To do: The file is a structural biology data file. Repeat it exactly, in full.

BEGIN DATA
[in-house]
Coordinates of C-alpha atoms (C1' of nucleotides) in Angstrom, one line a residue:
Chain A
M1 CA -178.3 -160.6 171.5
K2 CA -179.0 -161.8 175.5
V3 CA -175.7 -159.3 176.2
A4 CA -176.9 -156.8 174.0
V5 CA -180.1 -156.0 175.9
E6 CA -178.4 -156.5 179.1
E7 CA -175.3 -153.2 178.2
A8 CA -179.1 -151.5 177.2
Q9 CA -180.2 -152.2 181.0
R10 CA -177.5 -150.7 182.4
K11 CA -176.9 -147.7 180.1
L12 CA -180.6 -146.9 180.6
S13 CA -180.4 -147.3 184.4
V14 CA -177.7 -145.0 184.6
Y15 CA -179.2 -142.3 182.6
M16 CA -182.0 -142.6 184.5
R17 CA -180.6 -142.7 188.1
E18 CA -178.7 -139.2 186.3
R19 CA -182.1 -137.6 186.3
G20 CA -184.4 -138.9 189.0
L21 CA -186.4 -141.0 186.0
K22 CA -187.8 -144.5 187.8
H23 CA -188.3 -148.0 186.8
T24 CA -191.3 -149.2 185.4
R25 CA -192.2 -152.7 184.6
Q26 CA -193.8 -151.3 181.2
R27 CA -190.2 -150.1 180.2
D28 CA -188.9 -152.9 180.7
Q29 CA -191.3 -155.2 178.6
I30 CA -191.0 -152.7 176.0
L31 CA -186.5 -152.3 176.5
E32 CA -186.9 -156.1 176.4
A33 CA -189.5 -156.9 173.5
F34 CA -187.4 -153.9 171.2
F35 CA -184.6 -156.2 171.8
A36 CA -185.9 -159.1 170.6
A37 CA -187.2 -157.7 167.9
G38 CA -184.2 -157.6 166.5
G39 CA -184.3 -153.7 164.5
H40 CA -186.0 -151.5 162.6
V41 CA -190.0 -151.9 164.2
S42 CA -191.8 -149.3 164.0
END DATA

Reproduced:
[in-house]
Coordinates of C-alpha atoms (C1' of nucleotides) in Angstrom, one line a residue:
Chain A
M1 CA -178.3 -160.6 171.5
K2 CA -179.0 -161.8 175.5
V3 CA -175.7 -159.3 176.2
A4 CA -176.9 -156.8 174.0
V5 CA -180.1 -156.0 175.9
E6 CA -178.4 -156.5 179.1
E7 CA -175.3 -153.2 178.2
A8 CA -179.1 -151.5 177.2
Q9 CA -180.2 -152.2 181.0
R10 CA -177.5 -150.7 182.4
K11 CA -176.9 -147.7 180.1
L12 CA -180.6 -146.9 180.6
S13 CA -180.4 -147.3 184.4
V14 CA -177.7 -145.0 184.6
Y15 CA -179.2 -142.3 182.6
M16 CA -182.0 -142.6 184.5
R17 CA -180.6 -142.7 188.1
E18 CA -178.7 -139.2 186.3
R19 CA -182.1 -137.6 186.3
G20 CA -184.4 -138.9 189.0
L21 CA -186.4 -141.0 186.0
K22 CA -187.8 -144.5 187.8
H23 CA -188.3 -148.0 186.8
T24 CA -191.3 -149.2 185.4
R25 CA -192.2 -152.7 184.6
Q26 CA -193.8 -151.3 181.2
R27 CA -190.2 -150.1 180.2
D28 CA -188.9 -152.9 180.7
Q29 CA -191.3 -155.2 178.6
I30 CA -191.0 -152.7 176.0
L31 CA -186.5 -152.3 176.5
E32 CA -186.9 -156.1 176.4
A33 CA -189.5 -156.9 173.5
F34 CA -187.4 -153.9 171.2
F35 CA -184.6 -156.2 171.8
A36 CA -185.9 -159.1 170.6
A37 CA -187.2 -157.7 167.9
G38 CA -184.2 -157.6 166.5
G39 CA -184.3 -153.7 164.5
H40 CA -186.0 -151.5 162.6
V41 CA -190.0 -151.9 164.2
S42 CA -191.8 -149.3 164.0